Yosemite National Park, one of America’s most popular parks, has introduced several new American Sign Language (ASL) services, including a video series on the park’s YouTube Channel, continued ranger programs, and an e-newsletter.
The National Parks Service has provided some level of deaf services for 33 years. Now it has added several new information videos in ASL that are posted to Yosemite’s YouTube Channel. The videos provide information on driving in Yosemite, obtaining an access pass, requesting an interpreter, and other useful topics.
Yosemite provides a full-time sign language interpreter in the park throughout the summer. Currently, the park’s certified sign language interpreter is Jessica Cole, who is serving her third season in the park. Cole will be stationed in Yosemite until August 24 and will be available every Wednesday afternoon at the Yosemite Valley Visitor Center. Additionally, she is available for advanced appointments.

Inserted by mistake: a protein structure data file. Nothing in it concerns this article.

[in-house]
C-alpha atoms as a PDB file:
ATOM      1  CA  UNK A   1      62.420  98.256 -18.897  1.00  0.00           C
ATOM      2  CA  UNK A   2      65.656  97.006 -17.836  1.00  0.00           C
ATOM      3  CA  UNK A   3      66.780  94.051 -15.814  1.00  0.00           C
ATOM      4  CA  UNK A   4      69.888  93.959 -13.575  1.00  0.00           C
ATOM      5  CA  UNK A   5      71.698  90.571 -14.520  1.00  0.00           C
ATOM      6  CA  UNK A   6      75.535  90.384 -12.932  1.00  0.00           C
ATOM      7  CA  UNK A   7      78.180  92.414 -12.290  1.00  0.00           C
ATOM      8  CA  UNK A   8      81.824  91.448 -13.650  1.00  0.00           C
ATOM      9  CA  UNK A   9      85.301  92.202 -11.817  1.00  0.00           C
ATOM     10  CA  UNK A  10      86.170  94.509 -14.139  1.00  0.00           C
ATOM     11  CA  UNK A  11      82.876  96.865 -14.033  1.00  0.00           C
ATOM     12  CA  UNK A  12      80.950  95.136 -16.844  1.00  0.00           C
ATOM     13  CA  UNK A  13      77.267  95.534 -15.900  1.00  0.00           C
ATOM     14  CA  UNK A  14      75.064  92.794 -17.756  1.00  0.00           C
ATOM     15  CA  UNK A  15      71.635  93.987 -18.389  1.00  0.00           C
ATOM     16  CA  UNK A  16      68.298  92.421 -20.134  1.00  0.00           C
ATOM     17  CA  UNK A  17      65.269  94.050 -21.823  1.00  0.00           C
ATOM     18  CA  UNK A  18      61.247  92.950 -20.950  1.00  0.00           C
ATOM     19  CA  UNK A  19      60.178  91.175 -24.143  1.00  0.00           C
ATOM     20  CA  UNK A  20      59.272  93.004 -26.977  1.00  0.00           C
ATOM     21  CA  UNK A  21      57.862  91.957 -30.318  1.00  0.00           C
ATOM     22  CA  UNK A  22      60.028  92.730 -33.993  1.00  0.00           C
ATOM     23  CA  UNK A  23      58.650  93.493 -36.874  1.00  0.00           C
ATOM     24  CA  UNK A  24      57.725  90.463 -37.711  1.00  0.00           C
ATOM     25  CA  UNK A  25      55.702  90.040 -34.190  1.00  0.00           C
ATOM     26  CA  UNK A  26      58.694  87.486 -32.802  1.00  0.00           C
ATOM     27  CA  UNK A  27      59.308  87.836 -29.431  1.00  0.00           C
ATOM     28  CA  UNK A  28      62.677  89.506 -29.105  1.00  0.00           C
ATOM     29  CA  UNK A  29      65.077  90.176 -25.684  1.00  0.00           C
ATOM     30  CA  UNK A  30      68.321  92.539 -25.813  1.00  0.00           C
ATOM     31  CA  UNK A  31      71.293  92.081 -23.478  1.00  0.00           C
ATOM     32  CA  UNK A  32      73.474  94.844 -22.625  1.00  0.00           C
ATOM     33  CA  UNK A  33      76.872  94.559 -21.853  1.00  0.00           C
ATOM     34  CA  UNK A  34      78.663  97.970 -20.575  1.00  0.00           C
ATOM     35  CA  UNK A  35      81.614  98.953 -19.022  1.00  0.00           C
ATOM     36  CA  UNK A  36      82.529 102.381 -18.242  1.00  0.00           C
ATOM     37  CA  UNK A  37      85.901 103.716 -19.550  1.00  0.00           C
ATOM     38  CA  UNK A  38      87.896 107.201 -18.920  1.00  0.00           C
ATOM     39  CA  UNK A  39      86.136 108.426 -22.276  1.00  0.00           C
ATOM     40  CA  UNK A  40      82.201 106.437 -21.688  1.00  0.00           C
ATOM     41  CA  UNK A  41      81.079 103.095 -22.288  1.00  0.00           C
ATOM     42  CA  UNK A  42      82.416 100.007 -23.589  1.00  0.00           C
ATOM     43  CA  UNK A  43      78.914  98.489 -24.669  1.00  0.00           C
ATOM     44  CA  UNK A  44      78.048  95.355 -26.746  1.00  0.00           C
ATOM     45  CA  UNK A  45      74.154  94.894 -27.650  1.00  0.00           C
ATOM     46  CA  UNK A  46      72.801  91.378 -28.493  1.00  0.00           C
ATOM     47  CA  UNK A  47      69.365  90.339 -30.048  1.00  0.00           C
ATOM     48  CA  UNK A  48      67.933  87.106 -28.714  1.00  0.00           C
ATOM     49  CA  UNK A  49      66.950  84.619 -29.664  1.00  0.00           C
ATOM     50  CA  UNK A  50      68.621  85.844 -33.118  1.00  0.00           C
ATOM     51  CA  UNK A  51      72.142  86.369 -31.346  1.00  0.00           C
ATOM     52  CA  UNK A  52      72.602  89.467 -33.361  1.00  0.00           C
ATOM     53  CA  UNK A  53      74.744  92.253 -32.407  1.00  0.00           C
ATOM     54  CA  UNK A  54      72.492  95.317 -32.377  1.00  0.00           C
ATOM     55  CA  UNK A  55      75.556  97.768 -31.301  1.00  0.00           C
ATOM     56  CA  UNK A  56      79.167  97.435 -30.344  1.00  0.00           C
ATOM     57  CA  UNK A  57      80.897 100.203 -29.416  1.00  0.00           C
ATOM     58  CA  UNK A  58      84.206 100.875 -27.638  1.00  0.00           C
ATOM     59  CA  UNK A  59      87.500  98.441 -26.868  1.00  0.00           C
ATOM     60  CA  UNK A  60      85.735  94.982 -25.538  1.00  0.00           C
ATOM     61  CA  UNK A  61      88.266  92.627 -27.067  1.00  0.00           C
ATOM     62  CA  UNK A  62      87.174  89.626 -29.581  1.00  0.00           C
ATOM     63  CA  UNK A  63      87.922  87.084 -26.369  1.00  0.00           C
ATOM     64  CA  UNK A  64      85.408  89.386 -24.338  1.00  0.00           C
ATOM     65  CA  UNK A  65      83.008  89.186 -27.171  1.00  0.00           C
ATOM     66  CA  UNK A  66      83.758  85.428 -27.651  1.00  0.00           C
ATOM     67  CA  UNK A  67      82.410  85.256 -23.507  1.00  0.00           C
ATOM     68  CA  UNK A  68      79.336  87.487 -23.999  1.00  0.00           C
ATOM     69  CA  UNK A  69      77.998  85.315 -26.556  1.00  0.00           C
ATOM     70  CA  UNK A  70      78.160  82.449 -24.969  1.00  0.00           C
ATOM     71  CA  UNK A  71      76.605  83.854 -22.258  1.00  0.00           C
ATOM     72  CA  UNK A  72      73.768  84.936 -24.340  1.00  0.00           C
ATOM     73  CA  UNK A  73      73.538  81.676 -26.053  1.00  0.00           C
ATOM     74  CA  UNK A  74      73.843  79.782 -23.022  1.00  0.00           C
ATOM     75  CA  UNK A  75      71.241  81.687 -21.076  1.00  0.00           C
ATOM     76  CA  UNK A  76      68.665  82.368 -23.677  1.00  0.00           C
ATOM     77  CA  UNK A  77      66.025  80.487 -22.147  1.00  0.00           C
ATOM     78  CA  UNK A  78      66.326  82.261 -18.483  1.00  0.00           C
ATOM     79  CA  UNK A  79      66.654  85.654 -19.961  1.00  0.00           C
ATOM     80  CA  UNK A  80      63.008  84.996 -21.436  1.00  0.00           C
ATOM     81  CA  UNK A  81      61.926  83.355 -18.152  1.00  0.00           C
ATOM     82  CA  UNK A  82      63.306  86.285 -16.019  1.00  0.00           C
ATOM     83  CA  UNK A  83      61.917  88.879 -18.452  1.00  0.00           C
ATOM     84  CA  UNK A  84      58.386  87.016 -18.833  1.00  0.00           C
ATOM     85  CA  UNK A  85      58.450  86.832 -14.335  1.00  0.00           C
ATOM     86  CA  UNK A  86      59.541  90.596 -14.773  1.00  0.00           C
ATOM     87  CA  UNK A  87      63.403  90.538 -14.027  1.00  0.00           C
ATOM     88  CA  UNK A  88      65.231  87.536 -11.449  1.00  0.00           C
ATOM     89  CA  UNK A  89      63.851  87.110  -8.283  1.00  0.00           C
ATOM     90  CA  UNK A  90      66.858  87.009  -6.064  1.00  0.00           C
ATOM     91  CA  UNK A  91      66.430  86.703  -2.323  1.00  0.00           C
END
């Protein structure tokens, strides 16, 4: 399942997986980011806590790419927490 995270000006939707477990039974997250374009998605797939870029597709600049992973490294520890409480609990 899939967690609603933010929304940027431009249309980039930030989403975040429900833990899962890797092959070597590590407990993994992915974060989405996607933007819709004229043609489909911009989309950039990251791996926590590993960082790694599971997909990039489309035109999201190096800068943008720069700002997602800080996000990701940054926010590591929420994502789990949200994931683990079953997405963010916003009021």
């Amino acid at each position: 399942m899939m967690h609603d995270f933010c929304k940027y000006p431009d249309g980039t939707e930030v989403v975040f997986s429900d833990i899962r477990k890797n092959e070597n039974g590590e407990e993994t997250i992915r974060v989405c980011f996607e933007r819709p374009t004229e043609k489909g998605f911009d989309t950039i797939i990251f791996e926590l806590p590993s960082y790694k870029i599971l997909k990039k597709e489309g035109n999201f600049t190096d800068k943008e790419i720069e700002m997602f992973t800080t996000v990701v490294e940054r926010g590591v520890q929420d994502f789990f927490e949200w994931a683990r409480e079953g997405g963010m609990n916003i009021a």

Interpreting services are available for all official park programs, including tours, ranger programs, and theater presentations. During the summer, advance notice is highly recommended, but not required. For more information on these services, Cole can be reached on videophone at 209-222-3944, or by voice and text at 209-379-5250. During the off-season, interpreting services must be requested two weeks in advance to allow time to contract with certified interpreters in the area.
A public videophone is available at the Yosemite Lodge at the Falls for visitors to use while in the park. Additionally, hotel kits, which now include light flasher systems for the door, smoke alarm, and telephone, are available at all Yosemite lodging units.
ALDs are also available at most visitor centers and tour desks throughout the park, and there is an UbiDuo system at the Yosemite Valley Visitor Center for face-to-face, typed conversations.
SOURCE: Yosemite National Park